Christine Flowers gets to the heart of the matter:
[Pro-lifers] may not have liked what Tiller did, but we absolutely didn’t want to see him dead. Roeder was not one of us. He was a psychopath, a man whose demented mind led him to commit a crime that is, essentially, the antithesis of what the pro-life movement represents.
But that’s not the way it’s being played on the editorial pages of the New York Times, the Washington Post and our sister paper here in Philadelphia. Somehow, Tiller’s blood is on the hands of all of us who ever wore a rose in our lapel, protested in front of an abortion clinic, criticized Roe v. Wade or sent money to crisis pregnancy centers.
WHICH IS really interesting because those same opinion pages loudly lamented any demonization of Muslim-Americans after 9/11. They were appalled that a whole group of people could be blamed for the criminal acts of 19 men. They took great pains to call Islam a religion of peace and distinguish it from the violence of extremists.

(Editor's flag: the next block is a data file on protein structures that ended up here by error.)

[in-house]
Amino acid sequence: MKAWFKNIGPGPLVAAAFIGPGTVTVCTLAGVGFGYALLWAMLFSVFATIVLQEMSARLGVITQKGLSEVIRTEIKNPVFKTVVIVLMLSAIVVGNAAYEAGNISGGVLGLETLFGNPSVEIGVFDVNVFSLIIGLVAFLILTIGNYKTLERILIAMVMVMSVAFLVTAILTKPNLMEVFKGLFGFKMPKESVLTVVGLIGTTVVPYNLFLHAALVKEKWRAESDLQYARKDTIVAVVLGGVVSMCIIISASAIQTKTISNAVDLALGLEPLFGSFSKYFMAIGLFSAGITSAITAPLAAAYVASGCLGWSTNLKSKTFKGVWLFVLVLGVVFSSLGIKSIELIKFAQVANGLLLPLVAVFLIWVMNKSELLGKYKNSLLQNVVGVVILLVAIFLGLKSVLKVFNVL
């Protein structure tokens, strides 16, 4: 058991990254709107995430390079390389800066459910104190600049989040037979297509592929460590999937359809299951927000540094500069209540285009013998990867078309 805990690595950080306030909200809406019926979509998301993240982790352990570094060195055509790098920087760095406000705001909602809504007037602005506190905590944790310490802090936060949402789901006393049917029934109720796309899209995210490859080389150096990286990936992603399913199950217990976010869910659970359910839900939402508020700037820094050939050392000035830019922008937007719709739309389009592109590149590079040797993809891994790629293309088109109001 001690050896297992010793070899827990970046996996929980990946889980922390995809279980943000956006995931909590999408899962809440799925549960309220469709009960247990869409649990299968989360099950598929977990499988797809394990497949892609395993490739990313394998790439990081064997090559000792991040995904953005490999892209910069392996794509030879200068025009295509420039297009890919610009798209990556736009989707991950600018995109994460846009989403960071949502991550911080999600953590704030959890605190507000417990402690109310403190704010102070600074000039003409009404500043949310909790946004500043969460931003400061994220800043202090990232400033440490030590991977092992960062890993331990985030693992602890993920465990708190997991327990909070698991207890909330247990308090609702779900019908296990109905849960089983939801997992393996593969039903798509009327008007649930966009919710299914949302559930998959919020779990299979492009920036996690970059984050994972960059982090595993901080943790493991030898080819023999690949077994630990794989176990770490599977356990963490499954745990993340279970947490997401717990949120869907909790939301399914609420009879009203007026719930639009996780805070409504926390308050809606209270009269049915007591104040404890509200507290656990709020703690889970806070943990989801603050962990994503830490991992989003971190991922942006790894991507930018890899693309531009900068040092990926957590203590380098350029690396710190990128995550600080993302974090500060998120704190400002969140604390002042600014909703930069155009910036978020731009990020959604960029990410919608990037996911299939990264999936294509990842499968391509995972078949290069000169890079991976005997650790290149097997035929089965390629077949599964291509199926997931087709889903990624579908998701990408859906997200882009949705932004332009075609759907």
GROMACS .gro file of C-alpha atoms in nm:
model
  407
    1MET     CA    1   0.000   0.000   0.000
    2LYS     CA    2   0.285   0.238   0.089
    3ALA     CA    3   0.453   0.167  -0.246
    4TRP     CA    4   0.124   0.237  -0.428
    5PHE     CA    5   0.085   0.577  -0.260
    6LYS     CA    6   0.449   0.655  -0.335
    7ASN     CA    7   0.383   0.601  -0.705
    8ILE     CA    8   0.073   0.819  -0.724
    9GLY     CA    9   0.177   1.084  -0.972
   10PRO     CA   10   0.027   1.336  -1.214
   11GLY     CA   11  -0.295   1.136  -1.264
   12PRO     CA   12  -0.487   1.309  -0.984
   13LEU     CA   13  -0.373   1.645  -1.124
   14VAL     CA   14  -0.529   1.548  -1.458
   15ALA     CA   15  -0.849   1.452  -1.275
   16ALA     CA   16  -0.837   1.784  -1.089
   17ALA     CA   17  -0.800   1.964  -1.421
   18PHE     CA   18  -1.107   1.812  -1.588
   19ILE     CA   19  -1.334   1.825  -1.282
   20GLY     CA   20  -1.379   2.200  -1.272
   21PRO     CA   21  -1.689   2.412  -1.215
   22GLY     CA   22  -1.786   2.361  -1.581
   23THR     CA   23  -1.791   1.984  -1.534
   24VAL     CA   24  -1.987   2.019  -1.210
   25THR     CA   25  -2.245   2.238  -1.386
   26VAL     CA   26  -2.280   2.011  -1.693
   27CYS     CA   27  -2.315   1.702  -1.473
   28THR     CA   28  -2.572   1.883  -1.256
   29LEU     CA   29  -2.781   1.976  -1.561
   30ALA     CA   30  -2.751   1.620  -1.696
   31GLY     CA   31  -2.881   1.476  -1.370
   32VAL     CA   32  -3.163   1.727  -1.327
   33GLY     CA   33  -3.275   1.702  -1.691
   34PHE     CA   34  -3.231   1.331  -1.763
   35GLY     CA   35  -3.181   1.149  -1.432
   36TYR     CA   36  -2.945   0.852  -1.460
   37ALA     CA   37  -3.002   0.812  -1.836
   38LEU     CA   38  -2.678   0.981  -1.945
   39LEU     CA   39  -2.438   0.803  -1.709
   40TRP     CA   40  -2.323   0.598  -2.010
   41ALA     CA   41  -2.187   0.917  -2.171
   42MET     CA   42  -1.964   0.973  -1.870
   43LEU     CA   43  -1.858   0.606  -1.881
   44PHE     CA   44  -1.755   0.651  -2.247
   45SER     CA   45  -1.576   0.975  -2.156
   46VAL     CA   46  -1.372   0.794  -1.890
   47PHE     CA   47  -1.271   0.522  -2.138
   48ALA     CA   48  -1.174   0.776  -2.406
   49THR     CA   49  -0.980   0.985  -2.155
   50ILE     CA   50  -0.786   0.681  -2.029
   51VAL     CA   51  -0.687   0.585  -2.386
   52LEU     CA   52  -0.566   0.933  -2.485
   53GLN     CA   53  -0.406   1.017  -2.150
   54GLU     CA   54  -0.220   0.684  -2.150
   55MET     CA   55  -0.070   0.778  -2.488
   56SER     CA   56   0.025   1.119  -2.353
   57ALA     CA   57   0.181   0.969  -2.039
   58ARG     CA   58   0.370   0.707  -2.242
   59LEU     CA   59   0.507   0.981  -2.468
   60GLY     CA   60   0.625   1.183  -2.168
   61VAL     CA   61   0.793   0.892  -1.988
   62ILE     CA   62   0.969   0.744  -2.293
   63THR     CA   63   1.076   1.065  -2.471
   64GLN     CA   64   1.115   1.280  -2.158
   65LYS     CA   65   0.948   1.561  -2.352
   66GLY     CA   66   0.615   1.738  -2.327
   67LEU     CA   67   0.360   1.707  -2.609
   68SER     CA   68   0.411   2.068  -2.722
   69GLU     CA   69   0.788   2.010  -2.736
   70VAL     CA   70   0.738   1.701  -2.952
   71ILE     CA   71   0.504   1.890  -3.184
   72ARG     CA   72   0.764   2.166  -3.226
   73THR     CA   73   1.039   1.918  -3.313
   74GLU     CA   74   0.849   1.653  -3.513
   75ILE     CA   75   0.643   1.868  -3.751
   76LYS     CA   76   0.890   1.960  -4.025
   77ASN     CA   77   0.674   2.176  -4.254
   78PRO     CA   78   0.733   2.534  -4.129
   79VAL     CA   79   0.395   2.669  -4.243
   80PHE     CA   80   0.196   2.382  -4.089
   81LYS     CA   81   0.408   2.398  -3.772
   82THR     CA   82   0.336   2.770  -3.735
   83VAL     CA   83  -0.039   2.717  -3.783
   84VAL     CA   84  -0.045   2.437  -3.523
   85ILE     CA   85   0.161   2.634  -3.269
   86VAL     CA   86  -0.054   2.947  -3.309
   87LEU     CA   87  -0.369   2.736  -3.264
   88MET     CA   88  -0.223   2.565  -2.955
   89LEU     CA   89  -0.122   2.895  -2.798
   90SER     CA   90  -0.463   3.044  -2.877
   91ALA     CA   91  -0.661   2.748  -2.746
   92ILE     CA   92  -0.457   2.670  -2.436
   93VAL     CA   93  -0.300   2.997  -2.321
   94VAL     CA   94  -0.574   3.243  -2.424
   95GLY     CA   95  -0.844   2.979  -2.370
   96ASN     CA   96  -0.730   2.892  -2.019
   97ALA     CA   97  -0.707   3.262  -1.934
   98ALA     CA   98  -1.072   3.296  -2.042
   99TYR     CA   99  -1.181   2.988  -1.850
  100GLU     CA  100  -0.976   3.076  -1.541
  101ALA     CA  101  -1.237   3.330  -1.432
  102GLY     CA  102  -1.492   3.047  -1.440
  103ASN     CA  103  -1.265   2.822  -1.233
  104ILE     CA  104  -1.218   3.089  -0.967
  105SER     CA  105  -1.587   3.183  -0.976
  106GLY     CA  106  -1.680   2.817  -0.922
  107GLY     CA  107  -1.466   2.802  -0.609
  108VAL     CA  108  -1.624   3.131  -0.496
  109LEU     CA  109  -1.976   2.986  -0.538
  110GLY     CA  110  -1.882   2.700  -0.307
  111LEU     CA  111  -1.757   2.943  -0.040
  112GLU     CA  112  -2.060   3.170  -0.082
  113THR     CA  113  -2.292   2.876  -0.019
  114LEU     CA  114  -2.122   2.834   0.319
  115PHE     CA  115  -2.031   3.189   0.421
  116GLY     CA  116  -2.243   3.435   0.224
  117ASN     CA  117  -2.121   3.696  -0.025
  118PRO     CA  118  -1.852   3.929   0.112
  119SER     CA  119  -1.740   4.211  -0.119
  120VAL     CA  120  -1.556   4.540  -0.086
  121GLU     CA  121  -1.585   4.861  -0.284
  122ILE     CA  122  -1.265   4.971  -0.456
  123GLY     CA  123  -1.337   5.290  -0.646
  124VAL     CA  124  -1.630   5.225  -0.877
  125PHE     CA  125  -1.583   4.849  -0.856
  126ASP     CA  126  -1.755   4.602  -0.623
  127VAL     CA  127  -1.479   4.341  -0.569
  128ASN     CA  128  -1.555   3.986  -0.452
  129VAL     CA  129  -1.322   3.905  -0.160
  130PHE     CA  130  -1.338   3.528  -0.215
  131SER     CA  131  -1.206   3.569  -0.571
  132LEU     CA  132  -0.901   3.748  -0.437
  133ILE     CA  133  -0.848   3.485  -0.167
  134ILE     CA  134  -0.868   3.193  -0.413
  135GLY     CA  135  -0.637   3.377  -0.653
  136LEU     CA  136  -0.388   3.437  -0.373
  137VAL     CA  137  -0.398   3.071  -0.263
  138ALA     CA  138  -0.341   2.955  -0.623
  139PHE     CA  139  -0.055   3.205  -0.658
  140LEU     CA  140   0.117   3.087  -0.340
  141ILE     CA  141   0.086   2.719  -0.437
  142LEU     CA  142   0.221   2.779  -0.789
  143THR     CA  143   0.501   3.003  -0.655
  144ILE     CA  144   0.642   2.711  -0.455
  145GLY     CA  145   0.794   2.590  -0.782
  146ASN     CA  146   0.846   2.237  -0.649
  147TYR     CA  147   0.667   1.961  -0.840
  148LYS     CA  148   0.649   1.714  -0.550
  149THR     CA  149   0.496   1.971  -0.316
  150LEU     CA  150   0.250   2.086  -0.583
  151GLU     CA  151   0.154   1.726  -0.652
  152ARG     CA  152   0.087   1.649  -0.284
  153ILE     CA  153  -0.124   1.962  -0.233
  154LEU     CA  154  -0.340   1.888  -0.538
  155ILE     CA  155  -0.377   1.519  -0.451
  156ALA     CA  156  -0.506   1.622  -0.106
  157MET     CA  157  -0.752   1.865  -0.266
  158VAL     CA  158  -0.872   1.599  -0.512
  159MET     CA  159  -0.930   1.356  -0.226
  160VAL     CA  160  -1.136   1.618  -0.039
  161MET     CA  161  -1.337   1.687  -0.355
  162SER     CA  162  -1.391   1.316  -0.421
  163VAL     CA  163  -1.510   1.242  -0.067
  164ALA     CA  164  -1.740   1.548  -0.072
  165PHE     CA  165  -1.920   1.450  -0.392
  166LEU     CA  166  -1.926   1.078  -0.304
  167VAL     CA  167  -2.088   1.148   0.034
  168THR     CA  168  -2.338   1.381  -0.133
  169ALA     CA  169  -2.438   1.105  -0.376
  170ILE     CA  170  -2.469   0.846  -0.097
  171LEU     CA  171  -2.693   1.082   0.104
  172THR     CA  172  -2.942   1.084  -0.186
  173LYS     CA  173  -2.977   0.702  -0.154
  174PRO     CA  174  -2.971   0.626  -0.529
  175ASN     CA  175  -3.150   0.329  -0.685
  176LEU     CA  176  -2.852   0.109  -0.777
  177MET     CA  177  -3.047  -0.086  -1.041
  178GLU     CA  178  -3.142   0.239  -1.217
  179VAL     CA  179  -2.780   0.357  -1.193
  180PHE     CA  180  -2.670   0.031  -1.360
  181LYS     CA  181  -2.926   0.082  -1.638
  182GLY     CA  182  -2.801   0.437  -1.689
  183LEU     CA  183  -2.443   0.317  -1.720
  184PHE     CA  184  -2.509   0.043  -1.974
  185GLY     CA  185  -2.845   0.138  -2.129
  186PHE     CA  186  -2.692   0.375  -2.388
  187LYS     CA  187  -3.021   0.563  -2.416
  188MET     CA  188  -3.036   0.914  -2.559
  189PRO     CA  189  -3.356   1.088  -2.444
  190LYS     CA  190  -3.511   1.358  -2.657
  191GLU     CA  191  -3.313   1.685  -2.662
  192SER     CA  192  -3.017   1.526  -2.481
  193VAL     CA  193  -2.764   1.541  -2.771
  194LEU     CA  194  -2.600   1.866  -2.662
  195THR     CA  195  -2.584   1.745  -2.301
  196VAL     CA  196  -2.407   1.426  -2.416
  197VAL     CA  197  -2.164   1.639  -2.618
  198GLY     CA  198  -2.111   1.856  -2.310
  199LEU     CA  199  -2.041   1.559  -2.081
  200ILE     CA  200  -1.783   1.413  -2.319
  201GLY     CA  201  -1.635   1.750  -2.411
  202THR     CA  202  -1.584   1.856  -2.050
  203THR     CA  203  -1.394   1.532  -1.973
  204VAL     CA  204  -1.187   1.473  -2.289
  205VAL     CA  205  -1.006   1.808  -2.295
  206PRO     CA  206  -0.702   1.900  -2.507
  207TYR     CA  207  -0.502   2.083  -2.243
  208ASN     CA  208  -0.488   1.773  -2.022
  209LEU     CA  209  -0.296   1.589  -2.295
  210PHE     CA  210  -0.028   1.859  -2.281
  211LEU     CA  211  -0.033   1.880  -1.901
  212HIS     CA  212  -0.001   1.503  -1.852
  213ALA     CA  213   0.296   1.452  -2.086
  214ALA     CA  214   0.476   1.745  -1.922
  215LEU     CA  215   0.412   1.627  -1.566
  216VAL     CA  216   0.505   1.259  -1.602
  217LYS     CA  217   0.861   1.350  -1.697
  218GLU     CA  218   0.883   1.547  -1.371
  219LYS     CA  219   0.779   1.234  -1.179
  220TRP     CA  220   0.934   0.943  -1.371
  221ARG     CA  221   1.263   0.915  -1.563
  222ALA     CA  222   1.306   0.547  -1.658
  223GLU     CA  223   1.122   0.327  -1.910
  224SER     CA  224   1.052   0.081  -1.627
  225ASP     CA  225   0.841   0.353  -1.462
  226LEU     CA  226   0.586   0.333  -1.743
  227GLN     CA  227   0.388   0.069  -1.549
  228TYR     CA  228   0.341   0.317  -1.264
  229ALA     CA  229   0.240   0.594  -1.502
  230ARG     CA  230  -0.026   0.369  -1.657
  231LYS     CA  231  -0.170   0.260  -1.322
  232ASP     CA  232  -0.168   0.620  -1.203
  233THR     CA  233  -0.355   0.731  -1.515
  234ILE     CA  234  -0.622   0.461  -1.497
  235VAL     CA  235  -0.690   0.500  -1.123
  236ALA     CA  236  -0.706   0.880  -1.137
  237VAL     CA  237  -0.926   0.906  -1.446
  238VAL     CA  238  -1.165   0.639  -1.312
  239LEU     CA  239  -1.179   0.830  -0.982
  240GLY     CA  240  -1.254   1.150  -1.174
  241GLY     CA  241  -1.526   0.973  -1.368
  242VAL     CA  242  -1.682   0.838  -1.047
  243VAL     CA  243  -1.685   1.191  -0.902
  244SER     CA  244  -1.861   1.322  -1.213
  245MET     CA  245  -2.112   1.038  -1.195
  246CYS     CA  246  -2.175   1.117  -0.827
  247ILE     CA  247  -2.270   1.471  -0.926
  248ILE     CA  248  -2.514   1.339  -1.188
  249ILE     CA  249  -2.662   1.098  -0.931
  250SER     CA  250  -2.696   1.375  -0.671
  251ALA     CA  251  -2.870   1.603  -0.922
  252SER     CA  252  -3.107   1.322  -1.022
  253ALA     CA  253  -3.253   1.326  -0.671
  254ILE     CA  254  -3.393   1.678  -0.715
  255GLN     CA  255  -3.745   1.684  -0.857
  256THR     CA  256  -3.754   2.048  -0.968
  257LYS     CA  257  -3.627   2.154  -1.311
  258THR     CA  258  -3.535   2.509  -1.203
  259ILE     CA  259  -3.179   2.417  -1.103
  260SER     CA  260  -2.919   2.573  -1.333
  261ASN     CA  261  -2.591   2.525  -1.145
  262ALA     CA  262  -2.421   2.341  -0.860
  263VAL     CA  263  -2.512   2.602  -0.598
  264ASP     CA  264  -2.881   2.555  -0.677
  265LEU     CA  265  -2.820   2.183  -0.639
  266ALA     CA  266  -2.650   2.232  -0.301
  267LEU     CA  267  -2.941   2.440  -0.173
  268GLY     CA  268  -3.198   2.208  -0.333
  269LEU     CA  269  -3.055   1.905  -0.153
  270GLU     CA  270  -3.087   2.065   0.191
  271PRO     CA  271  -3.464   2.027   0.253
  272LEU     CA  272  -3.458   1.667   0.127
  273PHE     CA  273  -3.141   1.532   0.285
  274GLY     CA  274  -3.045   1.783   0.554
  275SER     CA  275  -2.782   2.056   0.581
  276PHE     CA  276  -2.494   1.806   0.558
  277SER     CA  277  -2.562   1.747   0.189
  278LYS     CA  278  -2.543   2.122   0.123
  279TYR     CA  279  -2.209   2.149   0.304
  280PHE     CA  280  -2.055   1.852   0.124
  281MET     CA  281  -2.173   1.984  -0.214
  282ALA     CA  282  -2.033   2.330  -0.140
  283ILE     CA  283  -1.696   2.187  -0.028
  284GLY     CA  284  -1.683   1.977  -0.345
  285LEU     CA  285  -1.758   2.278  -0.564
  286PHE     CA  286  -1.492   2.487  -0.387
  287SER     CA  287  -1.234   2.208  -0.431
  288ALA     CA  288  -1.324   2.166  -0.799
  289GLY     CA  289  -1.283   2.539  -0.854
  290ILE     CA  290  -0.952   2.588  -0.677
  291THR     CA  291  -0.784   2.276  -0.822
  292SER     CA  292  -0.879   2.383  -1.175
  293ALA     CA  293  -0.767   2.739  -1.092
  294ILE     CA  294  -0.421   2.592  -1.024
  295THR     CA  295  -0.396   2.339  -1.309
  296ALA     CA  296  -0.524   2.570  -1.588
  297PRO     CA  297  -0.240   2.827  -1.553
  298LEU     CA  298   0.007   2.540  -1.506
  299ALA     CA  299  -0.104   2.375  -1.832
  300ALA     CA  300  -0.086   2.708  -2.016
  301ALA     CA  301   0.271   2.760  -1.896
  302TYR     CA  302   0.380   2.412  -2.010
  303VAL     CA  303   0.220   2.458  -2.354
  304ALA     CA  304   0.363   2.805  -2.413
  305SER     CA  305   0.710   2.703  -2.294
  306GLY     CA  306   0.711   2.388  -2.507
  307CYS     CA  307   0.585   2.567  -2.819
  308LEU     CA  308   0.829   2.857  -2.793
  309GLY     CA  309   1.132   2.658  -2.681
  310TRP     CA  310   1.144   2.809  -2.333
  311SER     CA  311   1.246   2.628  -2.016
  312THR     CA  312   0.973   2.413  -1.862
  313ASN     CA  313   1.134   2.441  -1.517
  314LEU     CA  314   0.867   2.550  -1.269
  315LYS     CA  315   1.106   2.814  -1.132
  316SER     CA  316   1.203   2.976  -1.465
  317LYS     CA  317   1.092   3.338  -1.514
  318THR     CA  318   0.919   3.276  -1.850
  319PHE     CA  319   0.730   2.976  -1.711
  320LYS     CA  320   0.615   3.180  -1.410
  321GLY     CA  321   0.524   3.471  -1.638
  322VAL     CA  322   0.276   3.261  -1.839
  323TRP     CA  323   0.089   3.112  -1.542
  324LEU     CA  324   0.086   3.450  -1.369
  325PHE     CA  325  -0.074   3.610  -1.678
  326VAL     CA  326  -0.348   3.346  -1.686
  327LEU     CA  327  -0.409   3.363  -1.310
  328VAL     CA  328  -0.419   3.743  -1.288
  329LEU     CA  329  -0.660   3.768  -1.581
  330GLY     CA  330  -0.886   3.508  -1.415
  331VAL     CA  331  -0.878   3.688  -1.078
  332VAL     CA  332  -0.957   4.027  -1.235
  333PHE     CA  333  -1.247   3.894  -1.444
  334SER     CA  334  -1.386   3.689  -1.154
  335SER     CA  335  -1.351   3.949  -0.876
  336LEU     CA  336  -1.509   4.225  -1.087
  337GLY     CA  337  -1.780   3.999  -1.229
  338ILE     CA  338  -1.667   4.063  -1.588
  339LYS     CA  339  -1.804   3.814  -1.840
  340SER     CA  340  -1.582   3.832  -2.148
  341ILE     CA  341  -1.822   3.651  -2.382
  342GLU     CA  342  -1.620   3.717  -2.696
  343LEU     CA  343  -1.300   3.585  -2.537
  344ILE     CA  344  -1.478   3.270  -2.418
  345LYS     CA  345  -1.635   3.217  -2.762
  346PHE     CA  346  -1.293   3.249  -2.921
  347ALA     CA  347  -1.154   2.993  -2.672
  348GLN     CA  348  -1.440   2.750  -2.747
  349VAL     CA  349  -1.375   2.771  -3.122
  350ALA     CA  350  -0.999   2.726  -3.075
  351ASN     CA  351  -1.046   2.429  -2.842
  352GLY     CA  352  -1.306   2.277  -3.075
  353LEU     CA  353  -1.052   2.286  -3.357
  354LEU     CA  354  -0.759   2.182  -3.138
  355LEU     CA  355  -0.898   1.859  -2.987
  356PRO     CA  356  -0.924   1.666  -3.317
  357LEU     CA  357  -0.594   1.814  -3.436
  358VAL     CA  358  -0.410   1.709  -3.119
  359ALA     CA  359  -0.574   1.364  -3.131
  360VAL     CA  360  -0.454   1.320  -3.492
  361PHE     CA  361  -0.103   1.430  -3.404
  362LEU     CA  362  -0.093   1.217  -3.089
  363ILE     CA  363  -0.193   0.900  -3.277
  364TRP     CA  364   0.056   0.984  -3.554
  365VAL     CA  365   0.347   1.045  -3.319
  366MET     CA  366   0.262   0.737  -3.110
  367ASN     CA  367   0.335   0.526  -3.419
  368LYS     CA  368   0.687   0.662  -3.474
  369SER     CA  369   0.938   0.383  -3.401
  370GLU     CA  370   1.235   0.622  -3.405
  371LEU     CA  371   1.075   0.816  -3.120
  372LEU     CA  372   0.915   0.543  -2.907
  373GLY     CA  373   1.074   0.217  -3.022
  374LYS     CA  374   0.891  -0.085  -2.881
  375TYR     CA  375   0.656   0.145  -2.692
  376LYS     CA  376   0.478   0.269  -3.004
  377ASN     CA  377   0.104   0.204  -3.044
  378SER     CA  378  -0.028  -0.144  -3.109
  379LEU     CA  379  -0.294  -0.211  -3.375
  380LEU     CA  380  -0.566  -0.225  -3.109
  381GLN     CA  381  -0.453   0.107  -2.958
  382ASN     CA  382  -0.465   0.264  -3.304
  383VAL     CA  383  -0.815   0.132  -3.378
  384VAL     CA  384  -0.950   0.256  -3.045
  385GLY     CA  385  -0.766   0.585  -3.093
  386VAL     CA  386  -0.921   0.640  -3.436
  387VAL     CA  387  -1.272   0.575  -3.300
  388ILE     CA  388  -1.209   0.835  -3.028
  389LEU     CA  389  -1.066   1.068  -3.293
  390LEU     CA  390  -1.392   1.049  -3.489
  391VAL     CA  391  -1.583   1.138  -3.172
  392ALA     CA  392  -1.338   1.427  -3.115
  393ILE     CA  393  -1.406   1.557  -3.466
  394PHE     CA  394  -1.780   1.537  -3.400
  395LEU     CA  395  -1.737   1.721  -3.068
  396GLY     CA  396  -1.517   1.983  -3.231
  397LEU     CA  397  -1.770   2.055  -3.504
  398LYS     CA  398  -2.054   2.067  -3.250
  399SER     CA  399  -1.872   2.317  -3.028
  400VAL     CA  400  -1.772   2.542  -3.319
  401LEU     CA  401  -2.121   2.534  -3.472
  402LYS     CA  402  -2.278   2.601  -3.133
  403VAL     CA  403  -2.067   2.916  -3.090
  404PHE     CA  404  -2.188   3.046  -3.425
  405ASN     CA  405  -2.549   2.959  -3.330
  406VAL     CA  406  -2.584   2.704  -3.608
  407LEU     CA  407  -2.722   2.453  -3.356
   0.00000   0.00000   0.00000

And they condemned guilt-by-association.
They’ve even downplayed the fact that the killer of a soldier outside of an army recruitment center was a Muslim convert who spent time in that favorite vacation destination for budding terrorists: Yemen.
But when it comes to the pro-life movement, there isn’t the same attention to detail.
Yep. Consistency isn’t exactly a hallmark of the left, especially when it comes to conservatives and Christians.
And wouldn’t it be nice if the left put 1/100th of the effort into helping in the fight against Islamofascism that they have fighting for the right of abortion providers to do “their business” free from harassment and violence?